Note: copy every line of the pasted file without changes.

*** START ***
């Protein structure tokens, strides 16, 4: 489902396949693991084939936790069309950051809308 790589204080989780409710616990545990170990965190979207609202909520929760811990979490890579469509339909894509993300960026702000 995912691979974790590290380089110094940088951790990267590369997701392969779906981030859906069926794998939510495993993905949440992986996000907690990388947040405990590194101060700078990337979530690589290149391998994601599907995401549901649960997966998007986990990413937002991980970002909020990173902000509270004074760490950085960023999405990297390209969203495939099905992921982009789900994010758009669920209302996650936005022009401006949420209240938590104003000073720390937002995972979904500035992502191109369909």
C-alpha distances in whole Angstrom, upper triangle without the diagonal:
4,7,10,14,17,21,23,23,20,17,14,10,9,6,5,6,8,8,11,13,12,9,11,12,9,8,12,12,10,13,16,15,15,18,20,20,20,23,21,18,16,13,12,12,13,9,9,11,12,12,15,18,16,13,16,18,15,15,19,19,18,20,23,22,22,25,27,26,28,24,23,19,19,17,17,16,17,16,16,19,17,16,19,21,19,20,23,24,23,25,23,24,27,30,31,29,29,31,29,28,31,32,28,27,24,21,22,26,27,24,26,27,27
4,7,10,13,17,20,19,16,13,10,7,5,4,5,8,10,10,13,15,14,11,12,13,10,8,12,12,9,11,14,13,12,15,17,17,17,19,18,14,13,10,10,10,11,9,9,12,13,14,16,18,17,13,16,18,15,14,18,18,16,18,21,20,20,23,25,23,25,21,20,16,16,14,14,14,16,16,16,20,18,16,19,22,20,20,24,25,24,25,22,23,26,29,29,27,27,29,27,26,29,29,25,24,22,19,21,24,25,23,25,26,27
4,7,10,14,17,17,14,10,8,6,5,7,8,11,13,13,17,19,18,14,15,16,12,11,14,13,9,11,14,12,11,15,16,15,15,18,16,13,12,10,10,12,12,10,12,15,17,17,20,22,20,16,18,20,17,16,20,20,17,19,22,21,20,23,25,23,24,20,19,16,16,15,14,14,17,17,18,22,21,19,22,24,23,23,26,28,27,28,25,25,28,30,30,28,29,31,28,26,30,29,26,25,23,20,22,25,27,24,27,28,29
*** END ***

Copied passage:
């Protein structure tokens, strides 16, 4: 489902396949693991084939936790069309950051809308 790589204080989780409710616990545990170990965190979207609202909520929760811990979490890579469509339909894509993300960026702000 995912691979974790590290380089110094940088951790990267590369997701392969779906981030859906069926794998939510495993993905949440992986996000907690990388947040405990590194101060700078990337979530690589290149391998994601599907995401549901649960997966998007986990990413937002991980970002909020990173902000509270004074760490950085960023999405990297390209969203495939099905992921982009789900994010758009669920209302996650936005022009401006949420209240938590104003000073720390937002995972979904500035992502191109369909």
C-alpha distances in whole Angstrom, upper triangle without the diagonal:
4,7,10,14,17,21,23,23,20,17,14,10,9,6,5,6,8,8,11,13,12,9,11,12,9,8,12,12,10,13,16,15,15,18,20,20,20,23,21,18,16,13,12,12,13,9,9,11,12,12,15,18,16,13,16,18,15,15,19,19,18,20,23,22,22,25,27,26,28,24,23,19,19,17,17,16,17,16,16,19,17,16,19,21,19,20,23,24,23,25,23,24,27,30,31,29,29,31,29,28,31,32,28,27,24,21,22,26,27,24,26,27,27
4,7,10,13,17,20,19,16,13,10,7,5,4,5,8,10,10,13,15,14,11,12,13,10,8,12,12,9,11,14,13,12,15,17,17,17,19,18,14,13,10,10,10,11,9,9,12,13,14,16,18,17,13,16,18,15,14,18,18,16,18,21,20,20,23,25,23,25,21,20,16,16,14,14,14,16,16,16,20,18,16,19,22,20,20,24,25,24,25,22,23,26,29,29,27,27,29,27,26,29,29,25,24,22,19,21,24,25,23,25,26,27
4,7,10,14,17,17,14,10,8,6,5,7,8,11,13,13,17,19,18,14,15,16,12,11,14,13,9,11,14,12,11,15,16,15,15,18,16,13,12,10,10,12,12,10,12,15,17,17,20,22,20,16,18,20,17,16,20,20,17,19,22,21,20,23,25,23,24,20,19,16,16,15,14,14,17,17,18,22,21,19,22,24,23,23,26,28,27,28,25,25,28,30,30,28,29,31,28,26,30,29,26,25,23,20,22,25,27,24,27,28,29